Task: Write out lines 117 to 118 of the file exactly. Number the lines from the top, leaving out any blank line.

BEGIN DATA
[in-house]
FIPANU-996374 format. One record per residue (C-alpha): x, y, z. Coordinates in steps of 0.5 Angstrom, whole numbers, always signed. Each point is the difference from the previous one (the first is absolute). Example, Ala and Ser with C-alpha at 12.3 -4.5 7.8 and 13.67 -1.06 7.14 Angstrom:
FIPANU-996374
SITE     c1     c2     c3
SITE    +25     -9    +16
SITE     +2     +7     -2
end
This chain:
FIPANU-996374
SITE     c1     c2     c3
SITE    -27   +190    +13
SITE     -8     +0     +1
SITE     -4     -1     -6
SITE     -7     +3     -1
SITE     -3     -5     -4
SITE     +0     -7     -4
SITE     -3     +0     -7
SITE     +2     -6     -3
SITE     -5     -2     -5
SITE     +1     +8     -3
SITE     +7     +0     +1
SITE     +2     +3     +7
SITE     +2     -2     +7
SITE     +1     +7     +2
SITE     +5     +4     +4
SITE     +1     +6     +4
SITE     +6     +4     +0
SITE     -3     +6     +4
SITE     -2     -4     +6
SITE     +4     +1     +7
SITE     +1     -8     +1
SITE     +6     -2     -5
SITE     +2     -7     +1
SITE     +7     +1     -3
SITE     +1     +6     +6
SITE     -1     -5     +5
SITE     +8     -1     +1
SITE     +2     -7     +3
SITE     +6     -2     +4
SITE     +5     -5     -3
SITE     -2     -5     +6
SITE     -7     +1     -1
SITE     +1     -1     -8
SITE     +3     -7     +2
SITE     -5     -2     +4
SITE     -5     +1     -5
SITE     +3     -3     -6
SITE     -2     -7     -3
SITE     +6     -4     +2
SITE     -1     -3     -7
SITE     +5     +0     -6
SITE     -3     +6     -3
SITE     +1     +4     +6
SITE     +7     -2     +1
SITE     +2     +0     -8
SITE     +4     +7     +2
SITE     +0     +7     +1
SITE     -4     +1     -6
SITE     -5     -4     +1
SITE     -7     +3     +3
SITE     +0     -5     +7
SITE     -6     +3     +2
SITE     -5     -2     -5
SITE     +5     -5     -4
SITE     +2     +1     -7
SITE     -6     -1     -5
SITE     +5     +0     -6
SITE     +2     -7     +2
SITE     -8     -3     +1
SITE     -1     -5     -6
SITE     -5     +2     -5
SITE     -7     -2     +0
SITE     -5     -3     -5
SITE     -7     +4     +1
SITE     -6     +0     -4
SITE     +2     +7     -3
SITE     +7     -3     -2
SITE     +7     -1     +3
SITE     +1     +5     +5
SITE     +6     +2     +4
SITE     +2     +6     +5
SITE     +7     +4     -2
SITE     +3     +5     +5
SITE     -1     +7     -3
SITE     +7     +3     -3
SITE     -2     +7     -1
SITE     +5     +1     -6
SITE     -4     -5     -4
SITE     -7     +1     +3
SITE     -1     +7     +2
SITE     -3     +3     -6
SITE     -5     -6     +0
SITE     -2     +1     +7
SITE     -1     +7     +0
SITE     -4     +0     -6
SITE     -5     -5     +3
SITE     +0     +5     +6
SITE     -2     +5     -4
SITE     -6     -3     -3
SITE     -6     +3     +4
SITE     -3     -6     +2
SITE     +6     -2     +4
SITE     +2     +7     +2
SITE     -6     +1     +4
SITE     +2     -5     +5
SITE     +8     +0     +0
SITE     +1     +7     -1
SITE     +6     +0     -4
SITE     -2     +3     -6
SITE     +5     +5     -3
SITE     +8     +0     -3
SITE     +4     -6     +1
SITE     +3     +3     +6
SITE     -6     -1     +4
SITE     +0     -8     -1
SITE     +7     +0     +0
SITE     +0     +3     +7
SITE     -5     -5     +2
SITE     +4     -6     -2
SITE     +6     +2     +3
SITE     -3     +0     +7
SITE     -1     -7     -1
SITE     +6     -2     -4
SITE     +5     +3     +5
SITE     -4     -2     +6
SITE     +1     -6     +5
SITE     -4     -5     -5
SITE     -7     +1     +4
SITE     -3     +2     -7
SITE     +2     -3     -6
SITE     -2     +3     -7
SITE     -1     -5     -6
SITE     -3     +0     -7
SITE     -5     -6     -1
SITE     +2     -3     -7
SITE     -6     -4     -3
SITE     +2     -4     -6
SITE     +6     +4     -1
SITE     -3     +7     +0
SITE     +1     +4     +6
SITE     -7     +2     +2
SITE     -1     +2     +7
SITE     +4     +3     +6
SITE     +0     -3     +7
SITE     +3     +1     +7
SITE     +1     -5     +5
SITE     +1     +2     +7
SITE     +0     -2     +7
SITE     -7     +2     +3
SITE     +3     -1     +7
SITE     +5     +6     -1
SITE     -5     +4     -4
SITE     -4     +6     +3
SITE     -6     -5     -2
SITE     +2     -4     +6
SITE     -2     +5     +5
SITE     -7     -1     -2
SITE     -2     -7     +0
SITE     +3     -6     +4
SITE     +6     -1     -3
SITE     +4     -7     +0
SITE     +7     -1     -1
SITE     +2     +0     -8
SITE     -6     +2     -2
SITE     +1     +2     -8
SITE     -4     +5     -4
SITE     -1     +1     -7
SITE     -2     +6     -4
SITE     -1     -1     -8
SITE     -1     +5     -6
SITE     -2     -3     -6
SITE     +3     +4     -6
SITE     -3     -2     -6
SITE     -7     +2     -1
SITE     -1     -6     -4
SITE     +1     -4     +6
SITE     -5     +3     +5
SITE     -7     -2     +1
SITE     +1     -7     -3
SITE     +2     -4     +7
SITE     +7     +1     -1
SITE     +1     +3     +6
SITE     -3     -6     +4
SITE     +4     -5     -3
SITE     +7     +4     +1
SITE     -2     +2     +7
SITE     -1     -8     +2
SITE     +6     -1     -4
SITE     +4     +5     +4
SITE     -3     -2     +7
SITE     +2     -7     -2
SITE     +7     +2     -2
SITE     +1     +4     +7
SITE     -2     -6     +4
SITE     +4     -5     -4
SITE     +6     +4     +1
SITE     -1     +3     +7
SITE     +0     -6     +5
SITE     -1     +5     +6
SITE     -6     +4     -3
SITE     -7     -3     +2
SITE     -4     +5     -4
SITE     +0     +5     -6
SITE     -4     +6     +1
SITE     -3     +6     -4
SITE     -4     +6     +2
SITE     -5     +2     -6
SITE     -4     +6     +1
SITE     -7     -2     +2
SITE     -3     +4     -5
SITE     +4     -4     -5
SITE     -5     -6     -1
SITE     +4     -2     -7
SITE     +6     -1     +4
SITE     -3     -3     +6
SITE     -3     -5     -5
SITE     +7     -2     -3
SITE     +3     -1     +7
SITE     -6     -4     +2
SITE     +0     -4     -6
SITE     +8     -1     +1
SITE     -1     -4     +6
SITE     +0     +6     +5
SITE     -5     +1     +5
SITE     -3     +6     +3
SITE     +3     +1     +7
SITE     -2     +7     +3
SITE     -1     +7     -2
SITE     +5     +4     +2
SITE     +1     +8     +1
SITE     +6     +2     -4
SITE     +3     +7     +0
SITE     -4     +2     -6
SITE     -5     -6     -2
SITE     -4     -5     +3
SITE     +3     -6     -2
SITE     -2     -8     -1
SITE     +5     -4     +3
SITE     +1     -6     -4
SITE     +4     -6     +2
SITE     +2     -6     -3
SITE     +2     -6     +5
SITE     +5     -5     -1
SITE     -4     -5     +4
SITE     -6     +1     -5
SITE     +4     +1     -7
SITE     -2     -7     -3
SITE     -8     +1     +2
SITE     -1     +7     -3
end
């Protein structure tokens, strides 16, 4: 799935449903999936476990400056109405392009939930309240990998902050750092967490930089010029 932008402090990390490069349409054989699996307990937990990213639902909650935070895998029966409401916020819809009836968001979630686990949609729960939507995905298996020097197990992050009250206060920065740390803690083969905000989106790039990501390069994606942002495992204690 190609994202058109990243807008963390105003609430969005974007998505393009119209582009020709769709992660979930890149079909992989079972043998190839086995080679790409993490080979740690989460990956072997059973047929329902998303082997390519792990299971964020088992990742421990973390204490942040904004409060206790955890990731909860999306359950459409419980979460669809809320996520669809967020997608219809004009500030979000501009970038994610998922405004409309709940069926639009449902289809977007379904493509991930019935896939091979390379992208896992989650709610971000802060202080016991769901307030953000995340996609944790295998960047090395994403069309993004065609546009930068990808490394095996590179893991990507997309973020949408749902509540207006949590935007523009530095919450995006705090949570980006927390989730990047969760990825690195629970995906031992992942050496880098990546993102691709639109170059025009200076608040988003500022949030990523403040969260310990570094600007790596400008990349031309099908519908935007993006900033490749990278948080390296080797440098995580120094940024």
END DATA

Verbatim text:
SITE     +0     +3     +7
SITE     -5     -5     +2